Mr. and Mrs. Ryman are introduced at the beginning of "Hit and Run" as an ordinary suburban couple gossiping about their neighbors and judging their houses. It is one of the most bemusing and nonsensical moments in the series, that's until it's revealed at the very end that they're actors hired by Gus to pretend to live in his safe house. As the couple only features in one episode, it's hopefully not the last time viewers have seen them.
Another insightful and creative writing technique that Better Call Saul pulls off that no other show does is that it brings into question things that fans never once thought about. One example is Saul's home life, as, of course, Saul would have a huge mansion blinged out with gold faucets, but nobody was ever thinking that while watching Breaking Bad. Another example is Gustavo Fring's relationship status and even his sexuality.
Nobody was ever thinking about a fierce drug lord's personal life when he was slitting his own employee's throat with a box cutter, but Better Call Saul delves into exactly that. David is a sommelier at a bar that Gus frequents, and they have a strange bond. What's interesting is that it almost seems like David has no idea that Gus has an almost schoolboy-like crush on him and that they're simply there to talk wine. It's hilarious in the way that David's passion for wine blurs his sight that a drug lord has a thing for him.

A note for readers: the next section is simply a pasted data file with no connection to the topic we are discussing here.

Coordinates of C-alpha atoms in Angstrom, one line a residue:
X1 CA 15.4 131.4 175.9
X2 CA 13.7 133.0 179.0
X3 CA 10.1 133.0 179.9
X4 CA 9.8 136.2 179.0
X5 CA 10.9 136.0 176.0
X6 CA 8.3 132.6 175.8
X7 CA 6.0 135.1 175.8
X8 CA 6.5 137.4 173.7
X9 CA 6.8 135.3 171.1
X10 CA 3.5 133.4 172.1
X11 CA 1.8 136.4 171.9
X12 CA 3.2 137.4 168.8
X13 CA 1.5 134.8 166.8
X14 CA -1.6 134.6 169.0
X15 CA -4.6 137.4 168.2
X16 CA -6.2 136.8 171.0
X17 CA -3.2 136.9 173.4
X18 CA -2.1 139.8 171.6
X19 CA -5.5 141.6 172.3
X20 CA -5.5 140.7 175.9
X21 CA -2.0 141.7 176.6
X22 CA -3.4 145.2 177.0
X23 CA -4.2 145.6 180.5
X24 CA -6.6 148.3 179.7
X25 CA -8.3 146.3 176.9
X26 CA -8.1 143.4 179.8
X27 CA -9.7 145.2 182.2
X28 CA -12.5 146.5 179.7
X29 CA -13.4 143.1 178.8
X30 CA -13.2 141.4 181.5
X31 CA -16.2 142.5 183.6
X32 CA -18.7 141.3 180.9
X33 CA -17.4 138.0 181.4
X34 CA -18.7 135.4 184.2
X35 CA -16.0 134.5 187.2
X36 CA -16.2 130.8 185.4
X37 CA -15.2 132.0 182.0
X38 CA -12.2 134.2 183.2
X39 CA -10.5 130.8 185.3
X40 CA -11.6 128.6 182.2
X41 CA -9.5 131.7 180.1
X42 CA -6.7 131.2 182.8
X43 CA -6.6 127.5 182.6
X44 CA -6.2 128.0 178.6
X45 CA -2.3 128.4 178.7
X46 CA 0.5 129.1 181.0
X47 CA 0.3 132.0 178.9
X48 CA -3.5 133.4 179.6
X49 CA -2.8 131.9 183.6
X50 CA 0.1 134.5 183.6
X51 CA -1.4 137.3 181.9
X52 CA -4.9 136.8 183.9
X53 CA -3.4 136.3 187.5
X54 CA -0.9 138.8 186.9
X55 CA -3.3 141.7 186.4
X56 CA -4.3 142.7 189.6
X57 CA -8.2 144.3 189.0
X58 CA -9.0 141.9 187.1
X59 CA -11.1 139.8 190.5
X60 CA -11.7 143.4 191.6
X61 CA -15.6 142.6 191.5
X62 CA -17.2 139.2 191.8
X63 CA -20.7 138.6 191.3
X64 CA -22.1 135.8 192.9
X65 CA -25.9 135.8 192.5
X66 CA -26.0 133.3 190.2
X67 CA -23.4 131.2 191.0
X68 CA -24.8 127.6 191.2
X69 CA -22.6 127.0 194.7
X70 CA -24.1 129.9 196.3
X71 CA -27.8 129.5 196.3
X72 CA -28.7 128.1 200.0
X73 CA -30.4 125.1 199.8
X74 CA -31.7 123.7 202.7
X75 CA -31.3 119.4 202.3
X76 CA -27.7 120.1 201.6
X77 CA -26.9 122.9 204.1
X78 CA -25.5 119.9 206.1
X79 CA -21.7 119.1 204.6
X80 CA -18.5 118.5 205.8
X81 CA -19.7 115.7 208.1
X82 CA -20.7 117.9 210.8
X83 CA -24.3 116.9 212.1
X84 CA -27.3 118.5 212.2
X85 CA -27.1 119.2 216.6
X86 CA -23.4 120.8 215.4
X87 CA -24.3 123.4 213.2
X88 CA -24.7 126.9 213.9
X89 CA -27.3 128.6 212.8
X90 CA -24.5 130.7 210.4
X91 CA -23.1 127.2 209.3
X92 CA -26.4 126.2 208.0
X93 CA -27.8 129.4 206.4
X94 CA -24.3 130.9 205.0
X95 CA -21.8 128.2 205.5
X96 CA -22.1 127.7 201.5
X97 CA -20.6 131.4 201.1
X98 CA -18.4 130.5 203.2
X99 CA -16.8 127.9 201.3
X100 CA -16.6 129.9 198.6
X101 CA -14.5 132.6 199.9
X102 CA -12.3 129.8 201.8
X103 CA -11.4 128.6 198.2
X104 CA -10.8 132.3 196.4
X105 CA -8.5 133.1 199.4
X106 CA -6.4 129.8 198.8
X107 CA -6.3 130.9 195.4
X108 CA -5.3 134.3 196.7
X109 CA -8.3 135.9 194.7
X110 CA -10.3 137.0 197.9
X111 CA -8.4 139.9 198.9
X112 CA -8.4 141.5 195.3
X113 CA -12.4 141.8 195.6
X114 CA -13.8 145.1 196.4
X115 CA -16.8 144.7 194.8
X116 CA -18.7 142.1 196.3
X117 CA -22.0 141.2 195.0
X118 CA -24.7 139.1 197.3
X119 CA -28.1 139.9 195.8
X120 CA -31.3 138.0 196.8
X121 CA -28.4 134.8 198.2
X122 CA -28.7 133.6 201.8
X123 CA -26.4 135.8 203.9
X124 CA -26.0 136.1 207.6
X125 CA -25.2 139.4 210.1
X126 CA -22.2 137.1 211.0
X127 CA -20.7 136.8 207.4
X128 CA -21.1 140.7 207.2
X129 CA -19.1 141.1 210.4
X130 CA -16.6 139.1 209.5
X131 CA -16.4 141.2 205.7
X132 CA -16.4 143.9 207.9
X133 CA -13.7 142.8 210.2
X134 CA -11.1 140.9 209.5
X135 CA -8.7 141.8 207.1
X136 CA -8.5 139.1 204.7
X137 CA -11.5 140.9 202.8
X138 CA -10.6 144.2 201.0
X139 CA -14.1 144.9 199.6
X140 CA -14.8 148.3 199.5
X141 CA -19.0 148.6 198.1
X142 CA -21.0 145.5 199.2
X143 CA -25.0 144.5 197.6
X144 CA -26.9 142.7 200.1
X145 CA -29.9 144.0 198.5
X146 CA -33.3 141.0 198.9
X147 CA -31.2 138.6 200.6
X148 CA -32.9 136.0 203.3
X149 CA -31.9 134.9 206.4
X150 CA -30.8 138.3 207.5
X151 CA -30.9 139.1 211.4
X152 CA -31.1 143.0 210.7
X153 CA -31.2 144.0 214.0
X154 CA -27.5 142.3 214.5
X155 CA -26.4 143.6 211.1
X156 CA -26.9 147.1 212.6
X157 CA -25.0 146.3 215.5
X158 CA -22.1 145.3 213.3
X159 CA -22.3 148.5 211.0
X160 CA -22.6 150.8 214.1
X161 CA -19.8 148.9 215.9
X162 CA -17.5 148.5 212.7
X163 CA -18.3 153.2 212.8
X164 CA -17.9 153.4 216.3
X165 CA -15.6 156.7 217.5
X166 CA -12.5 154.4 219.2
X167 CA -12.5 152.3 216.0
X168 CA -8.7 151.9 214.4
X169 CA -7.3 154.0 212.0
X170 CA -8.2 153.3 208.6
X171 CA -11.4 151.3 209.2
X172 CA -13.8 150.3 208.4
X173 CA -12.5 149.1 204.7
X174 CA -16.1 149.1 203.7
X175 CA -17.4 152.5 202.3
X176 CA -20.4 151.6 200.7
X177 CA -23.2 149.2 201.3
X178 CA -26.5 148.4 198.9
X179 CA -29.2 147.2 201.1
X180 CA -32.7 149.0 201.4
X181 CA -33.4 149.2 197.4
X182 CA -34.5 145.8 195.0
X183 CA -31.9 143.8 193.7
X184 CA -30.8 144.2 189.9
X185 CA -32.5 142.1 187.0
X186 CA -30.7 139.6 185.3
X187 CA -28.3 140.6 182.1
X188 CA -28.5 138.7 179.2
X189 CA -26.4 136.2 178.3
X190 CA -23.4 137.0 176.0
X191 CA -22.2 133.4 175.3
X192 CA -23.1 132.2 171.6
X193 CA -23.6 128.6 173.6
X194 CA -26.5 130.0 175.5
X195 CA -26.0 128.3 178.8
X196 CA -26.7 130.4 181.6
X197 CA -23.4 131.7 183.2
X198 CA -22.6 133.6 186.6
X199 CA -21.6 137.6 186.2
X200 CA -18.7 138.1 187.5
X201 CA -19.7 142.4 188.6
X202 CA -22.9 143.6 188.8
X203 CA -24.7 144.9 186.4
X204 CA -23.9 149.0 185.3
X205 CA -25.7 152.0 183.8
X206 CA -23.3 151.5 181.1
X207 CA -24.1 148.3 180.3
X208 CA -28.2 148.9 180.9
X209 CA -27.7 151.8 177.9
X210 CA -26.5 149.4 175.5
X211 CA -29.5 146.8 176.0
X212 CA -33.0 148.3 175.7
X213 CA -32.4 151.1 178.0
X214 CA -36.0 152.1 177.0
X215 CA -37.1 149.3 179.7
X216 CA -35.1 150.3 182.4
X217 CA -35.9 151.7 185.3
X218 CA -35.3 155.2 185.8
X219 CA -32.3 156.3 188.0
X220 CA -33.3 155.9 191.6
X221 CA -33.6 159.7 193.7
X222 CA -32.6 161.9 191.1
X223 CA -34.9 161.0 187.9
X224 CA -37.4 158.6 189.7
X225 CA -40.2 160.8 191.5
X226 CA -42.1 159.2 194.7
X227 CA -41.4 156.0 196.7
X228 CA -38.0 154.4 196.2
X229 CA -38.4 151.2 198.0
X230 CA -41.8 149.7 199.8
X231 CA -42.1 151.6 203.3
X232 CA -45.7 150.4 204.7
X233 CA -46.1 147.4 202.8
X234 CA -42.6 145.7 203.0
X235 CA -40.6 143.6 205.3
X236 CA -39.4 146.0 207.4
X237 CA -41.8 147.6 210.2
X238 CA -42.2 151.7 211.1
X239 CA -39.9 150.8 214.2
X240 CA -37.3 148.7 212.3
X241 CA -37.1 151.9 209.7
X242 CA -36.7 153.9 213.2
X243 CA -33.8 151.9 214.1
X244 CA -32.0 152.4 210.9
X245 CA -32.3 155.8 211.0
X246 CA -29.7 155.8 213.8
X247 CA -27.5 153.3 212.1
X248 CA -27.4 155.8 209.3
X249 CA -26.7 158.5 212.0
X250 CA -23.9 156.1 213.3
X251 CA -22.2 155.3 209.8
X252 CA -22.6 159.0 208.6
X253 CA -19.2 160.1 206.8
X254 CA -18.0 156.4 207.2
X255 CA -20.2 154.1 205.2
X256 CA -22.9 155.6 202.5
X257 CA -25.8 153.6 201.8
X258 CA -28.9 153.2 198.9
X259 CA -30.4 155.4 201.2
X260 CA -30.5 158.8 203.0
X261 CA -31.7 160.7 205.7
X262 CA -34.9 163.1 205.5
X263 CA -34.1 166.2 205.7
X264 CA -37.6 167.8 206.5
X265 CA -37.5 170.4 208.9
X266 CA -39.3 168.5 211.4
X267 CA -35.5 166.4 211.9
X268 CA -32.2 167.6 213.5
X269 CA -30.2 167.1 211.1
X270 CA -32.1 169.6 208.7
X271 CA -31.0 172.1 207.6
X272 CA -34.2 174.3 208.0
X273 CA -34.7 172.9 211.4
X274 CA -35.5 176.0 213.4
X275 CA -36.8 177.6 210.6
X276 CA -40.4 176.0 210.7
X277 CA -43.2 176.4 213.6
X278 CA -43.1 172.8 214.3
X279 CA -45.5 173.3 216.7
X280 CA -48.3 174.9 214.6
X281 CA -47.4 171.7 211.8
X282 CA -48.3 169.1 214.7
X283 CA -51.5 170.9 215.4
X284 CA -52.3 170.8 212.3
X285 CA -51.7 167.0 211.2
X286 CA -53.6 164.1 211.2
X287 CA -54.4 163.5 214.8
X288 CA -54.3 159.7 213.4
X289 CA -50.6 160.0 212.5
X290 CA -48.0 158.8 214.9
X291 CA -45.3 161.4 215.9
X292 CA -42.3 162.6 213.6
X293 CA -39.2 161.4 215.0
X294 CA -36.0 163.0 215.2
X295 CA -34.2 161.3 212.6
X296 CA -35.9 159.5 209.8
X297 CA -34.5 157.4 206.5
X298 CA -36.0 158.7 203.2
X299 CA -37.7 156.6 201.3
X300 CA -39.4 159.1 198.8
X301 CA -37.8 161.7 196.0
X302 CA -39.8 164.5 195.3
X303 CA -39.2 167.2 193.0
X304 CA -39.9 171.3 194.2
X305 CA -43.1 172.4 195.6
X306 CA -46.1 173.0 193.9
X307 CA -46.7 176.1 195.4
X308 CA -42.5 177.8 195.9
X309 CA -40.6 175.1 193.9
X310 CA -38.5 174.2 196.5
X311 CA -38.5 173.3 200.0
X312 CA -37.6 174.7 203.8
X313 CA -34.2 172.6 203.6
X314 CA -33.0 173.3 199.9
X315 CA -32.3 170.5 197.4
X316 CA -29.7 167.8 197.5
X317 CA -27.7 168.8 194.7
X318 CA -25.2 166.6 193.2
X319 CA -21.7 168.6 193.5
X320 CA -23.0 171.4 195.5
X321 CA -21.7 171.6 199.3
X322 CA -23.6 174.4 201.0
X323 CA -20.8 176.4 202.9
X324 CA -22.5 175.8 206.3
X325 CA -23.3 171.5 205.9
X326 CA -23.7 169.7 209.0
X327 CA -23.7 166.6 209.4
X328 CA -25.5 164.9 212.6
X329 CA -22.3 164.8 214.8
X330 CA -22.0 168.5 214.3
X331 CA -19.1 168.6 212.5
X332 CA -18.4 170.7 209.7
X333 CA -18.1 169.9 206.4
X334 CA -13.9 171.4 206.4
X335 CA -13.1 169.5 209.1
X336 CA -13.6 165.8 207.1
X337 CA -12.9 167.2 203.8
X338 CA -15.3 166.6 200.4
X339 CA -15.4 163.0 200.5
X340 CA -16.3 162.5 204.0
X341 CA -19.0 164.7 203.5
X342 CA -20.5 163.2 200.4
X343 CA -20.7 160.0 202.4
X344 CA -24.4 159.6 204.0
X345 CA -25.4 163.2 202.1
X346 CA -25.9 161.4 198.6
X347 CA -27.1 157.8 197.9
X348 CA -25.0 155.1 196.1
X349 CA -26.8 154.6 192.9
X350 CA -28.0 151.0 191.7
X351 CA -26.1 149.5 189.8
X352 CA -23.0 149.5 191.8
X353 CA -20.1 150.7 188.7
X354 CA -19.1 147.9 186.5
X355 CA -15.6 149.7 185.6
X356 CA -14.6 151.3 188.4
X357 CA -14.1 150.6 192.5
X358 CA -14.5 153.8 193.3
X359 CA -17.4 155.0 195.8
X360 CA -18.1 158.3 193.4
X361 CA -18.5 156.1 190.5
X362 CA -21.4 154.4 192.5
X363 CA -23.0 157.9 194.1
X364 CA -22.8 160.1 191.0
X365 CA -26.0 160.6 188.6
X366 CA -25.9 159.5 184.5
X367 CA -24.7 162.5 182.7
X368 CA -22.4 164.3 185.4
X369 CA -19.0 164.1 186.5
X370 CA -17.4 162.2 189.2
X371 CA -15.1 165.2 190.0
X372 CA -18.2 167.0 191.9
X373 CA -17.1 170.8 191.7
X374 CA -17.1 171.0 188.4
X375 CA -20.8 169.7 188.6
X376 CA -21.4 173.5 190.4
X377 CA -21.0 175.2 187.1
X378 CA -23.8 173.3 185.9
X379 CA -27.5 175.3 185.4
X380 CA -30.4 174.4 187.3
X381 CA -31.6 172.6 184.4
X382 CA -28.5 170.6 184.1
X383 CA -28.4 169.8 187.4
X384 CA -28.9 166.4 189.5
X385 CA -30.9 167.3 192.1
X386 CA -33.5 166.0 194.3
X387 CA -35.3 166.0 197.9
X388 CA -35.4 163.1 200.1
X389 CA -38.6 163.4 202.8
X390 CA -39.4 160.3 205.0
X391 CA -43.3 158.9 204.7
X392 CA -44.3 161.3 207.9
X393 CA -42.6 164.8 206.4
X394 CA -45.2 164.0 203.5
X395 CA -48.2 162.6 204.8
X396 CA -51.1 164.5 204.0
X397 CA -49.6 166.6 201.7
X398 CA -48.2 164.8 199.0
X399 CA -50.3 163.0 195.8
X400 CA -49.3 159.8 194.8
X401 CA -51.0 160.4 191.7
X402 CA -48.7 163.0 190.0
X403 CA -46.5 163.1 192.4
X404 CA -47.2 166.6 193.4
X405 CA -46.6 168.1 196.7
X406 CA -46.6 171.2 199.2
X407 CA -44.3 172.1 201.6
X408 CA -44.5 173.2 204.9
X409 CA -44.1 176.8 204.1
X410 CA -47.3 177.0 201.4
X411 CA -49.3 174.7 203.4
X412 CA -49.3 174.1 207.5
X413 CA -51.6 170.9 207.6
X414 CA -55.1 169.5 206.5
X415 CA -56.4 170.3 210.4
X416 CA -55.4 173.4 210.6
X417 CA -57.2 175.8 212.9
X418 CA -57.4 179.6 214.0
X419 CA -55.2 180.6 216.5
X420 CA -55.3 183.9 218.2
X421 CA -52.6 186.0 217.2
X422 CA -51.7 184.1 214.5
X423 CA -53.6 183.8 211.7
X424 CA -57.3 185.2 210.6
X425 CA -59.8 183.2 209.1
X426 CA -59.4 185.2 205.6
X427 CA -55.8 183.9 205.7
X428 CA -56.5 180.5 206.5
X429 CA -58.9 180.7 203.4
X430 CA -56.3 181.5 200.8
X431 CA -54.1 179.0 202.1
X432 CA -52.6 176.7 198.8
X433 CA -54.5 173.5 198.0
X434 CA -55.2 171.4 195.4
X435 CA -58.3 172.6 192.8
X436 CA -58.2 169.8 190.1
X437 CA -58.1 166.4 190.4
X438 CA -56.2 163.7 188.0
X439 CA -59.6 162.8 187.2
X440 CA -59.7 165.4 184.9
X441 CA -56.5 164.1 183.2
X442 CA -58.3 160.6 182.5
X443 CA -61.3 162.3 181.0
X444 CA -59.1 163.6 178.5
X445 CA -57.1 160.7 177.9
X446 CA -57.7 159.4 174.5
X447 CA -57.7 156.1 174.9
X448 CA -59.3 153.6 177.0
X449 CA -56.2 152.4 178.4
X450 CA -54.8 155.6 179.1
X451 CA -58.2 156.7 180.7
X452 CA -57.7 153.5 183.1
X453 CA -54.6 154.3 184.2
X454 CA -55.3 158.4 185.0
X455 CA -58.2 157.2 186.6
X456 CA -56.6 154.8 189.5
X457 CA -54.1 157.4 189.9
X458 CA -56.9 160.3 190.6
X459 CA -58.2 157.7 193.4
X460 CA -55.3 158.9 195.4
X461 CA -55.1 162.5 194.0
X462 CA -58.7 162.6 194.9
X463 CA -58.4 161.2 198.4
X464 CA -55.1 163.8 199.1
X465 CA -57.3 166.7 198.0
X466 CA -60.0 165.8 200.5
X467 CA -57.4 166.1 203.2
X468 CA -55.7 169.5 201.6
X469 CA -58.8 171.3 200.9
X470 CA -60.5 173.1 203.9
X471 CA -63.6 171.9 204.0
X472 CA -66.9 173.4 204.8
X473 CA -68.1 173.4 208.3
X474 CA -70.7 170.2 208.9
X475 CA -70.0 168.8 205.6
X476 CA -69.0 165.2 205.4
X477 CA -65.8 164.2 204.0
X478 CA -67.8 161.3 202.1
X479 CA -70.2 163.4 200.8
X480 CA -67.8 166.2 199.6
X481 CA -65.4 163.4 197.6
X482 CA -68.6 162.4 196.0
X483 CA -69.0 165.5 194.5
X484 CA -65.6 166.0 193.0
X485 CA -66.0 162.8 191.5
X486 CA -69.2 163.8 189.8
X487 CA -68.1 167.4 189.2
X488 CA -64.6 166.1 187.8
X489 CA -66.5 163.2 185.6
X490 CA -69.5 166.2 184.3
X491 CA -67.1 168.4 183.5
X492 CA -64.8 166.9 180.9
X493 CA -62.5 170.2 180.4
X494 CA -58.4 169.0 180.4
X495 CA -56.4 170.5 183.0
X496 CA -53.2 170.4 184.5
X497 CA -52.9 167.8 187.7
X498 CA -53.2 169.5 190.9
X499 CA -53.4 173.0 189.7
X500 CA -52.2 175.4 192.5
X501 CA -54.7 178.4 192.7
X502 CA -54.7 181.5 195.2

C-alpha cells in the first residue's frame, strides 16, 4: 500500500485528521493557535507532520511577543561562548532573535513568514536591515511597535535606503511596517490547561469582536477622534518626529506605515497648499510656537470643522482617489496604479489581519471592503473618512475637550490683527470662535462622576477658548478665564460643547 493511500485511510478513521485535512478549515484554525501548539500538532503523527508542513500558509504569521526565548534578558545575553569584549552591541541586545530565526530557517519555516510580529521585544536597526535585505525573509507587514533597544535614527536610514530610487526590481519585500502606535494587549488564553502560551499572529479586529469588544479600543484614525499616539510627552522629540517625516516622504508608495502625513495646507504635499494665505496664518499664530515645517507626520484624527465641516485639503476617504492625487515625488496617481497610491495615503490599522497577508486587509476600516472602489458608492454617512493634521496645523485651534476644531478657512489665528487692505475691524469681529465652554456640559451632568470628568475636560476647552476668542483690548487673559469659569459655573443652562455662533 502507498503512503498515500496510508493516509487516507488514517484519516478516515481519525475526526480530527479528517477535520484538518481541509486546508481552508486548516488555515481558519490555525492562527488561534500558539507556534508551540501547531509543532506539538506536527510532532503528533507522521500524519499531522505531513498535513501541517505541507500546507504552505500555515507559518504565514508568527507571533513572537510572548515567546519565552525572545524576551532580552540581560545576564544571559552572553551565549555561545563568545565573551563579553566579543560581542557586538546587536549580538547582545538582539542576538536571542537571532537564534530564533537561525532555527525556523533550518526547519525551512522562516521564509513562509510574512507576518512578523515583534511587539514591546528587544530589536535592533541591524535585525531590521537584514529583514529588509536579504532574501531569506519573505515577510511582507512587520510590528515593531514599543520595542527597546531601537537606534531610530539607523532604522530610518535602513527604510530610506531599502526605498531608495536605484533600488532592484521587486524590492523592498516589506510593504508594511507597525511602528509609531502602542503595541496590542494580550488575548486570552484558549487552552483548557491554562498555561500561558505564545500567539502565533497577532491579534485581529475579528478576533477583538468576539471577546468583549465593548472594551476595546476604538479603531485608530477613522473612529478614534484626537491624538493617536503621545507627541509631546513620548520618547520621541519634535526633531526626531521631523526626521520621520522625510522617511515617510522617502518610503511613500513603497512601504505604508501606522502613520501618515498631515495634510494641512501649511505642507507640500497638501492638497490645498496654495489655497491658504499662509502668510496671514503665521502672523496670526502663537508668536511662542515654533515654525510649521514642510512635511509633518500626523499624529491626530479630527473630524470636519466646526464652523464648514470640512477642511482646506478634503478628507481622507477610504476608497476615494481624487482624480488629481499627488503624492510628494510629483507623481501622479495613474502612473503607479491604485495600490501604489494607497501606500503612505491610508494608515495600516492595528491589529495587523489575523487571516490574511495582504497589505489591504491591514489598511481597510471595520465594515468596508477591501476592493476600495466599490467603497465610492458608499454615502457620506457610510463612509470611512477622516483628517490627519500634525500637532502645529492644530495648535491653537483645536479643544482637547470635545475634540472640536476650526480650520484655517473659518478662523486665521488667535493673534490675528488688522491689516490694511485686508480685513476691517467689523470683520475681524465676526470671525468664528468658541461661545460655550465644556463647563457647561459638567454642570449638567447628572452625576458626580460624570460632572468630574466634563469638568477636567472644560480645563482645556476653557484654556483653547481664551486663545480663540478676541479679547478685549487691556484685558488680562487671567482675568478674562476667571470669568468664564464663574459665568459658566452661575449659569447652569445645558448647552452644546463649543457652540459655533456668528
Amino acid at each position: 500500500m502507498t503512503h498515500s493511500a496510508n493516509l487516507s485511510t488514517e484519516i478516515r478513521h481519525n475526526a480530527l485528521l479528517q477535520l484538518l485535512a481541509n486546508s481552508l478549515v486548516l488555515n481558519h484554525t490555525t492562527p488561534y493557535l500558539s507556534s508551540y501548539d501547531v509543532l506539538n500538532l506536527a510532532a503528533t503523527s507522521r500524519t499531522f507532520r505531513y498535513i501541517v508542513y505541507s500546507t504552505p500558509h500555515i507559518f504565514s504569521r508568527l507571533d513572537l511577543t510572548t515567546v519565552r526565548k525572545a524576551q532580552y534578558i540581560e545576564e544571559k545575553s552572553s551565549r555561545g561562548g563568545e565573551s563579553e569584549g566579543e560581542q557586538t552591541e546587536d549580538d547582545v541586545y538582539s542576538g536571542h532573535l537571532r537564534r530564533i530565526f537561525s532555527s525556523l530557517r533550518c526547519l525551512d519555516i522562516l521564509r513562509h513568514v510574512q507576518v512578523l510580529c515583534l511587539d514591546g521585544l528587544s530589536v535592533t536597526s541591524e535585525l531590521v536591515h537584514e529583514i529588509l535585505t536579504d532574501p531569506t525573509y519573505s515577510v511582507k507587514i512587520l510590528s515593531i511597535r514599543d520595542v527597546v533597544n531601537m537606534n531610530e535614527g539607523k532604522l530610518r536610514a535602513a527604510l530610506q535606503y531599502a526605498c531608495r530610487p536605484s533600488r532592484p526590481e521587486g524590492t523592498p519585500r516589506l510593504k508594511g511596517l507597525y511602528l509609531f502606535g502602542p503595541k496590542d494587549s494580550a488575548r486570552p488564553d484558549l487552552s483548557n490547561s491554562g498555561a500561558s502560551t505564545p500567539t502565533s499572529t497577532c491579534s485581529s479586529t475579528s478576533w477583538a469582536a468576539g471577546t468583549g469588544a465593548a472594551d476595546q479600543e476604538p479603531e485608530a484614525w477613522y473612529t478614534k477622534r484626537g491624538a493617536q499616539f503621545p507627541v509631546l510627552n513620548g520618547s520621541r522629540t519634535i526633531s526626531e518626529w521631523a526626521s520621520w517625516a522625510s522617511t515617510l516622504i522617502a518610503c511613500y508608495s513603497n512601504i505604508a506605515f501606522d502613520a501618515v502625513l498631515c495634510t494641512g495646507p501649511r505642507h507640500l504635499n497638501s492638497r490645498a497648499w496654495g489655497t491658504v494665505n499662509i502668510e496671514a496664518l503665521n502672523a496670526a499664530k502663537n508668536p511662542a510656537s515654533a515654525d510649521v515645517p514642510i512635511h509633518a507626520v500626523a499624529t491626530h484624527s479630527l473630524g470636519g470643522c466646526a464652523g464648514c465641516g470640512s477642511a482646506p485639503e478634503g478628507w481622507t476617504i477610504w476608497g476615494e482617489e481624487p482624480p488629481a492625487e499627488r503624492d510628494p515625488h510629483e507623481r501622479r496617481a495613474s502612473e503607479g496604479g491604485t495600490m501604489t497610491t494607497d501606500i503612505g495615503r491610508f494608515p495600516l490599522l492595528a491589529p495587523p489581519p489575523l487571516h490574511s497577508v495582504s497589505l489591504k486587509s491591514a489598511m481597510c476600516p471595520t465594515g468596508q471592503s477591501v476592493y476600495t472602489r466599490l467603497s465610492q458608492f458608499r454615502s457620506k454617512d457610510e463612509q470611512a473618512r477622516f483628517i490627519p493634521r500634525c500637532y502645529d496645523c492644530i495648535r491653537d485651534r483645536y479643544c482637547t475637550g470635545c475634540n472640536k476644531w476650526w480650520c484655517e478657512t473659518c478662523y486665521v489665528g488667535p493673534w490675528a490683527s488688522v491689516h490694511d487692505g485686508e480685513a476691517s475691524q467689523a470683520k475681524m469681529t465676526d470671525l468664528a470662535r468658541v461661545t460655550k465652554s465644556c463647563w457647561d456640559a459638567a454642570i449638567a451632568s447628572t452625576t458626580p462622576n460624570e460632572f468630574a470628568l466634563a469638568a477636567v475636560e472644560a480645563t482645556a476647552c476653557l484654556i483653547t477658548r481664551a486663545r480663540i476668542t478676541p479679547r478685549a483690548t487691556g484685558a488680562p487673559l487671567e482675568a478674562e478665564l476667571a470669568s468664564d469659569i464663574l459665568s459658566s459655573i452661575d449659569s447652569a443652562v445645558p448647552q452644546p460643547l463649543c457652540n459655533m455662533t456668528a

6 Mr. Lingk
The episode "Breaking Bad" is a host to a couple of new characters in the series, as Gene's new scheme sees him and Jeff drugging rich jerks, almost like depraved Robin Hoods. Mr. Lingk is one of those rich jerks, only he's way more three-dimensional than the other people that gene and Jeff drugged up to this point.
Mr. Lingk has cancer, which leads to an interesting moral dilemma over whether or not they should still rip him off. It also plants roots in Gene's head about how what he's doing relates to his role with his former Business Partner. Though he might be unconscious for a lot of his time on the show, it's still an important role.